Progress M1-8

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Progress M1-8
Progress M1-8 cropped.jpg
Progress M1-8 departing the ISS
Mission typeISS resupply
COSPAR ID2002-013A
SATCAT no.27395Edit this on Wikidata
Spacecraft properties
Spacecraft typeProgress-M1 11F615A55
ManufacturerRKK Energia
Start of mission
Launch date21 March 2002, 20:13:39 (2002-03-21UTC20:13:39Z) UTC
Launch siteBaikonur Site 1/5
End of mission
Decay date25 June 2002, 12:26:52 (2002-06-25UTC12:26:53Z) UTC
Orbital parameters
Reference systemGeocentric
RegimeLow Earth
Inclination51.6 degrees
Docking with ISS
Docking portZvezda Aft
Docking date24 March 2002, 20:57:56 UTC
Undocking date25 June 2002, 08:26:30 UTC
Time docked3 months
Progress ISS Resupply

Progress M1-8, identified by NASA as Progress 7 or 7P, was a Progress spacecraft used to resupply the International Space Station. It was a Progress-M1 11F615A55 spacecraft, with the serial number 257.[1]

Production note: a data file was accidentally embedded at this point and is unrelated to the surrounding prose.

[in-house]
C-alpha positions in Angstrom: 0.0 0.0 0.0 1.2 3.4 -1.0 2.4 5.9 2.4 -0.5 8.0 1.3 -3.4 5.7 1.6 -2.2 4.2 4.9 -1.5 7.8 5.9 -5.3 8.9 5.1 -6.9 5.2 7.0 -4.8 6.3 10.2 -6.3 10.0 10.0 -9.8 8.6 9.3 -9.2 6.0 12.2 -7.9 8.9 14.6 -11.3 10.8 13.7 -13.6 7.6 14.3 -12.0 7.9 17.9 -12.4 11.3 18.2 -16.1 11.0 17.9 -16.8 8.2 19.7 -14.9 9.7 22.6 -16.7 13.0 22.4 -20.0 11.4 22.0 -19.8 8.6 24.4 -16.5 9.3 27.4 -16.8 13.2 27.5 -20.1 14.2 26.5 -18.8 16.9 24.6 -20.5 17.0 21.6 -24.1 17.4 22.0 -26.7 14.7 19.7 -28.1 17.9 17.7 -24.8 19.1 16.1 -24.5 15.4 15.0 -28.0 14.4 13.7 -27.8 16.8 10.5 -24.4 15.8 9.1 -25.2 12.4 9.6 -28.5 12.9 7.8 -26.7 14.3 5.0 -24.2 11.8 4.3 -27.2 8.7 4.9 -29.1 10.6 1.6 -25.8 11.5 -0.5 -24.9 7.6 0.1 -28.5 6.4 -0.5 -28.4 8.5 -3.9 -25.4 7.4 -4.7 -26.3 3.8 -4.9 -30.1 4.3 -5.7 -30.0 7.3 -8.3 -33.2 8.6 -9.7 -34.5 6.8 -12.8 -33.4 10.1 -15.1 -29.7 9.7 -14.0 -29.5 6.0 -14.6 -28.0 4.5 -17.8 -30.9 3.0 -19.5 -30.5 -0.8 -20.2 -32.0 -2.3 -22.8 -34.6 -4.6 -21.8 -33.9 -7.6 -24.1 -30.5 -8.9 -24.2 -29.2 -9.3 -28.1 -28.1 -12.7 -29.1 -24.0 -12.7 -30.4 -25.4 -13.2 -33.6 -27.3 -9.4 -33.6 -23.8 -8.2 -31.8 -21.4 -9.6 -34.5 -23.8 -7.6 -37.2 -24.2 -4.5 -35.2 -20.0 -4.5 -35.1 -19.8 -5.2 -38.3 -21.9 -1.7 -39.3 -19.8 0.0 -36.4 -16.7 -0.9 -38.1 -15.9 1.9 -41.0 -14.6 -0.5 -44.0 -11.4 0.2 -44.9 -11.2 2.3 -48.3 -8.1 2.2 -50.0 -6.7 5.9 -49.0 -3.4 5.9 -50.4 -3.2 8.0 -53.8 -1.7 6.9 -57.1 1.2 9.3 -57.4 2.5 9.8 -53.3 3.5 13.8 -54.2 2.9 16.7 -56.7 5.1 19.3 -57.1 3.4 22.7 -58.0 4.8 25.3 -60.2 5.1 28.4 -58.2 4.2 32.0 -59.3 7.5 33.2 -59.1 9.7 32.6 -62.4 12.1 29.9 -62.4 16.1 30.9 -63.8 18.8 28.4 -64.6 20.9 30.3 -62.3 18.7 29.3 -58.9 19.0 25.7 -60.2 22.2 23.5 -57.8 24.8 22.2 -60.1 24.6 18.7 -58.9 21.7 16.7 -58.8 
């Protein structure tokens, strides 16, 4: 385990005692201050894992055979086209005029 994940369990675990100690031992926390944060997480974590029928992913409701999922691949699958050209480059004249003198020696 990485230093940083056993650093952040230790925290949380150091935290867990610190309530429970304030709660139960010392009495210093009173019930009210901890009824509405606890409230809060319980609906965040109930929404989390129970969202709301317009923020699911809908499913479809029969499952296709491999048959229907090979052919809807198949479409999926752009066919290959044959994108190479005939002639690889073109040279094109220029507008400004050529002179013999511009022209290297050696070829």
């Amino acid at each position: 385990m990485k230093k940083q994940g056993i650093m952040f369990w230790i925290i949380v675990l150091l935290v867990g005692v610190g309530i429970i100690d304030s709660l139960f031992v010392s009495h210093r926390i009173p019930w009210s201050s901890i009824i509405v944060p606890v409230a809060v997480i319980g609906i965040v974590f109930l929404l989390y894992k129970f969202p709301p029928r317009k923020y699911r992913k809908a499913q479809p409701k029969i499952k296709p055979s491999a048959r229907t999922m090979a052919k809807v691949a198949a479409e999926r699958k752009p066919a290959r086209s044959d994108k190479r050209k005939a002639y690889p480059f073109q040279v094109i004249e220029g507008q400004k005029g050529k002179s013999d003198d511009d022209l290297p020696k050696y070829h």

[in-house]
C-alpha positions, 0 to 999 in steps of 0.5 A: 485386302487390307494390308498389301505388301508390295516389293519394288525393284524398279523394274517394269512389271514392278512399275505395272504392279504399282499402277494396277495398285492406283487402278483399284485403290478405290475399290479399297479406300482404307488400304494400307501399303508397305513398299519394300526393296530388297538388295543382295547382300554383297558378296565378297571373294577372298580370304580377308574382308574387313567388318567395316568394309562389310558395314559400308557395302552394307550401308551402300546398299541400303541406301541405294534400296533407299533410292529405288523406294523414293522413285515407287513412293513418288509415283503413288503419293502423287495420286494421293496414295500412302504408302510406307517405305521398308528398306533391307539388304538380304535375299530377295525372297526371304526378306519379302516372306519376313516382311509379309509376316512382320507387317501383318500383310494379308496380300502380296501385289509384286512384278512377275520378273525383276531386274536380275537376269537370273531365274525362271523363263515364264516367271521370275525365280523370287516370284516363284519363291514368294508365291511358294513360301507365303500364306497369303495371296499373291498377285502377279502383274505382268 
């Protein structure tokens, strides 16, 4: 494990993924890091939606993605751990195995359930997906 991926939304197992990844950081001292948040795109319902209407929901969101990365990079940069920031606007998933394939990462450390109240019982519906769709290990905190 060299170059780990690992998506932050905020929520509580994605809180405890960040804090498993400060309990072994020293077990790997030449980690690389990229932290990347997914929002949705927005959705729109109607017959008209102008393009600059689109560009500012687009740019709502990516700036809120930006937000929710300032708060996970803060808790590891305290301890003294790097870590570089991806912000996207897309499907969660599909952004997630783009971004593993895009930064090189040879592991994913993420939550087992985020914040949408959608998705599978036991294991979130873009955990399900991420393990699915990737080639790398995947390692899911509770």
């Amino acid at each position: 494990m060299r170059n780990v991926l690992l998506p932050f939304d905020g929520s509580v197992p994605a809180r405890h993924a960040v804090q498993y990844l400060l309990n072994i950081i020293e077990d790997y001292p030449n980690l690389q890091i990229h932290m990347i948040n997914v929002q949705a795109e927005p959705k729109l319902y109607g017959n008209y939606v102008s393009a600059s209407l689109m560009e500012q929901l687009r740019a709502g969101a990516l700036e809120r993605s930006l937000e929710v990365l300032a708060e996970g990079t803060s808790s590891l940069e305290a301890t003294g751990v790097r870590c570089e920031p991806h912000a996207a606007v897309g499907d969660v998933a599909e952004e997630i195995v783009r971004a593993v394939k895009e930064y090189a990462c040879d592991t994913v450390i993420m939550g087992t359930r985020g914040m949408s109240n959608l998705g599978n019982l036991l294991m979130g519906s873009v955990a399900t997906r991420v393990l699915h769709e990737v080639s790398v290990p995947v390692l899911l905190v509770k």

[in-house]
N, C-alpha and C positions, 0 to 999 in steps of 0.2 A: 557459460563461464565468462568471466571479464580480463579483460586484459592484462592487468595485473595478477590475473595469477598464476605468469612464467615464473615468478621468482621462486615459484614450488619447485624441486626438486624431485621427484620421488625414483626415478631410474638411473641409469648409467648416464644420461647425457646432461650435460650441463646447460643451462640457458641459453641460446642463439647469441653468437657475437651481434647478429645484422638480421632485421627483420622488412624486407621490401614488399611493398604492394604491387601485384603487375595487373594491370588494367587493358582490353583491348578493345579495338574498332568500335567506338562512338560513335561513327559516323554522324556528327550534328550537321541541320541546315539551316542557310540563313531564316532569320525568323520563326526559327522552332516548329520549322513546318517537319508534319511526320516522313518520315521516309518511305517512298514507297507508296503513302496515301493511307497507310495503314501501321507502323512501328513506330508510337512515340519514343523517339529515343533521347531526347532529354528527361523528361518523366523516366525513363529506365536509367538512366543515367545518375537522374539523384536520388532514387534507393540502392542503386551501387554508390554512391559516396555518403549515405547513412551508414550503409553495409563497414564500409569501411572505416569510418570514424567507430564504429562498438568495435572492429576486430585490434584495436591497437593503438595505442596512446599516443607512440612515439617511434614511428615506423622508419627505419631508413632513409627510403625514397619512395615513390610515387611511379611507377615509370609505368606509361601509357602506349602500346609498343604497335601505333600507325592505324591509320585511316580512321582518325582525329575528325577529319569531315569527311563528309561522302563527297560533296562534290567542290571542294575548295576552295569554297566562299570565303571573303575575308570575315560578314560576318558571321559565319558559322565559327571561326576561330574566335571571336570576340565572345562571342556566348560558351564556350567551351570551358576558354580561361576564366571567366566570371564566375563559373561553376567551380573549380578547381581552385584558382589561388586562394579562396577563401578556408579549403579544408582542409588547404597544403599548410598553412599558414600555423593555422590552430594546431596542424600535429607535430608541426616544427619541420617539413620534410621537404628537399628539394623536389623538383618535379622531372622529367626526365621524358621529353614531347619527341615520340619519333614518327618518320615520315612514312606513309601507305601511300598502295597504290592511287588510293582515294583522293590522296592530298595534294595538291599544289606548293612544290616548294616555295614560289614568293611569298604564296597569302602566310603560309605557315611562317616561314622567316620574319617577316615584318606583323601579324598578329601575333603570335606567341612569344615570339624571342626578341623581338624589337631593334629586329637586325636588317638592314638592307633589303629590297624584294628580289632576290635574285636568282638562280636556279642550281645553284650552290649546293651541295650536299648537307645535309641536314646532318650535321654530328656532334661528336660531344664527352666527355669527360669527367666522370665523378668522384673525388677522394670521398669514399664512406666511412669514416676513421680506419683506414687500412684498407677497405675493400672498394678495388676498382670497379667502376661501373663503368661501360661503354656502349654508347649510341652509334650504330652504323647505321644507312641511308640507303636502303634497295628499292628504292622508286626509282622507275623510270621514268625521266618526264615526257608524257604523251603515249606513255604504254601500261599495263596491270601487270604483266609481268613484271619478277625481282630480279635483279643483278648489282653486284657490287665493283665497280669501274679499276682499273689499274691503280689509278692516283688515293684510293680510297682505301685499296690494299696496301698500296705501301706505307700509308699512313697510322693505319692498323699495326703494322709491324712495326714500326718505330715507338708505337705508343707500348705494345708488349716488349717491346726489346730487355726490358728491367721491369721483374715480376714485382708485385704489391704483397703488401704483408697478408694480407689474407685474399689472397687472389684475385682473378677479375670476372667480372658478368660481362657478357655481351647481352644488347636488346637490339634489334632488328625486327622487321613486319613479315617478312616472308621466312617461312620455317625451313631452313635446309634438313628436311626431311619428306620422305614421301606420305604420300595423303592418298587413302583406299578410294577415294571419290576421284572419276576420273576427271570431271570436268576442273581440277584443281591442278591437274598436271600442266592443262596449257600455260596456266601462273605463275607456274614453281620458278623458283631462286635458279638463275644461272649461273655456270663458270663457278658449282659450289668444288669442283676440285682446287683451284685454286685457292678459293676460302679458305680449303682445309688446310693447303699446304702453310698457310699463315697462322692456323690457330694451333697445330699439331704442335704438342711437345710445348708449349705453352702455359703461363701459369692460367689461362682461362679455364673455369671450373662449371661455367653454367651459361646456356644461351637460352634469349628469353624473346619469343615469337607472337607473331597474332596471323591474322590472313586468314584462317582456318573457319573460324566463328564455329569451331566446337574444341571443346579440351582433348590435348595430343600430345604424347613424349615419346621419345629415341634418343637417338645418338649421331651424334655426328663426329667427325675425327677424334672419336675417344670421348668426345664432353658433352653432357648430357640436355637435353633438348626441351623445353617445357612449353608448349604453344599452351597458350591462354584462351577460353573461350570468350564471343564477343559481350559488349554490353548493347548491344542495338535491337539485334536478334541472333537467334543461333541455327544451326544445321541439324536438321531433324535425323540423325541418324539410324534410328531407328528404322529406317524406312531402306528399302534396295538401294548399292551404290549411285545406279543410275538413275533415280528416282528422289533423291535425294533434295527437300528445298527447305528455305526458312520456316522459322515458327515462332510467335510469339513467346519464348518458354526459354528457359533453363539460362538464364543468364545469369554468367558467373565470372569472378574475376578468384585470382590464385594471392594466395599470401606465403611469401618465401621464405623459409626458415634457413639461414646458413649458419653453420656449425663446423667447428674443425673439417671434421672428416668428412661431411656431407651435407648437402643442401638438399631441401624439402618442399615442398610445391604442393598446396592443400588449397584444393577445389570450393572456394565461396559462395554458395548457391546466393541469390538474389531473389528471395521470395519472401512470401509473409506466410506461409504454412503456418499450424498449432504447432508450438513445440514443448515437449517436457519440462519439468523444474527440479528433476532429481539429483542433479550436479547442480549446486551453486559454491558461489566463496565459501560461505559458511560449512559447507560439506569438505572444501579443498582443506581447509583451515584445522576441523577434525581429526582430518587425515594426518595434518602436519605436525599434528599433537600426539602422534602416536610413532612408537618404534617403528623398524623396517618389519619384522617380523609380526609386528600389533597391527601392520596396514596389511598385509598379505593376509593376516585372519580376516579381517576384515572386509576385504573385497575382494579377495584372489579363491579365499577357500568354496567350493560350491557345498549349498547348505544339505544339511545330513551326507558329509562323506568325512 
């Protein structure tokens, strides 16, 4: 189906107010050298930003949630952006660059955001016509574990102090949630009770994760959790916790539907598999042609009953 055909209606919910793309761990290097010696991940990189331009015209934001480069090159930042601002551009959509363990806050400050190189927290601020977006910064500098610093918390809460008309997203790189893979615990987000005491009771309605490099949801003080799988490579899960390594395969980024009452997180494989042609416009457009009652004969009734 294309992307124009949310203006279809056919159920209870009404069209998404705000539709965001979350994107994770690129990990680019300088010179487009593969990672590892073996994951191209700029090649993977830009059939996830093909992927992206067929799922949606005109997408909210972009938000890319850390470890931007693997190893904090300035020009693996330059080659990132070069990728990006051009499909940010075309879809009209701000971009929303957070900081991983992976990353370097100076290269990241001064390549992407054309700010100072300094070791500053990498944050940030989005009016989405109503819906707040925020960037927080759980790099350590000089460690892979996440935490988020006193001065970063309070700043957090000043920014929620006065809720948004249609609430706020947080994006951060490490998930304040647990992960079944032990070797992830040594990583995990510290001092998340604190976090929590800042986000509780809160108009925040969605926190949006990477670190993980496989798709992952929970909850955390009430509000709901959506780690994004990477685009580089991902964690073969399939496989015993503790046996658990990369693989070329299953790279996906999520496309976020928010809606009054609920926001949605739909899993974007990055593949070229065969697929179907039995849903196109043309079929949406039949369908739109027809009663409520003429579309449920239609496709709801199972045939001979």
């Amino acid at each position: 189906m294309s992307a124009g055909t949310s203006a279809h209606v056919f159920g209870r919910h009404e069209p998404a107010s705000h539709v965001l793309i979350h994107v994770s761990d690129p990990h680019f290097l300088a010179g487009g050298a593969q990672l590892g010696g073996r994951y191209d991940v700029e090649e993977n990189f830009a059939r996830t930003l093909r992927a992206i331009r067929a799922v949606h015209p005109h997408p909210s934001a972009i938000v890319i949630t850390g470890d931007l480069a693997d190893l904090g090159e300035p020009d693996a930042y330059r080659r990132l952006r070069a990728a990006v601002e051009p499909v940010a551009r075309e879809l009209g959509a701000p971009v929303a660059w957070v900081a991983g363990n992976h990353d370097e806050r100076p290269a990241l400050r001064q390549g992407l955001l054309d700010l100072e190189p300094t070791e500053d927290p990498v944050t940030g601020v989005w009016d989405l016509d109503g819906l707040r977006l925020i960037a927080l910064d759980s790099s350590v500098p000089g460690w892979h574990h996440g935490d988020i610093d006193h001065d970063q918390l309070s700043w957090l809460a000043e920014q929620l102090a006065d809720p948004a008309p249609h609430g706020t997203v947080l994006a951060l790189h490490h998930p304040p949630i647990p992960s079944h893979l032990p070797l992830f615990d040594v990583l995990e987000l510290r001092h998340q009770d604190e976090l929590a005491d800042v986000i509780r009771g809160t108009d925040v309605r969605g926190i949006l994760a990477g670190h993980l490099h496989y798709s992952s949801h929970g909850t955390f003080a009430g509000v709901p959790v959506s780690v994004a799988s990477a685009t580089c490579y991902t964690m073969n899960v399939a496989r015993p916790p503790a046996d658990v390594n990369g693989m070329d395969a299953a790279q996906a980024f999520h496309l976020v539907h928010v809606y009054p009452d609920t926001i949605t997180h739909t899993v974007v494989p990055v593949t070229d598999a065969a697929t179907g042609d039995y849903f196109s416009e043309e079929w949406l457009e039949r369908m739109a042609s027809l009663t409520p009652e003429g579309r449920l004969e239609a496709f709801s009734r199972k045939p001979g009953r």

Progress M1-8 was launched by a Soyuz-U carrier rocket from Site 1/5 at the Baikonur Cosmodrome. Launch occurred at 20:13:39 GMT on 21 March 2002.[1] The spacecraft docked with the Aft port of the Zvezda module at 20:57:56 GMT on 24 March.[2][3] It remained docked for three months before undocking at 08:26:30 GMT on 25 June[2] to make way for Progress M-46.[4] It was deorbited at 11:35:00 GMT on the same day.[2] The spacecraft burned up in the atmosphere over the Pacific Ocean, with any remaining debris landing in the ocean at around 12:26:52 GMT.[2][5]

Progress M1-8 carried supplies to the International Space Station, including food, water and oxygen for the crew and equipment for conducting scientific research.

See also[edit]


  1. ^ a b McDowell, Jonathan. "Launch Log". Jonathan's Space Page. Retrieved 2009-06-07.
  2. ^ a b c d Anikeev, Alexander. "Cargo spacecraft "Progress M1-8"". Manned Astronautics - Figures & Facts. Archived from the original on 2007-10-14. Retrieved 2009-06-07.
  3. ^ Wade, Mark. "Progress M1". Encyclopedia Astronautica. Retrieved 2009-06-07.
  4. ^ Zak, Anatoly. "Progress cargo ship". RussianSpaceWeb. Retrieved 2009-06-07.
  5. ^ McDowell, Jonathan. "Satellite Catalog". Jonathan's Space Page. Retrieved 2009-06-07.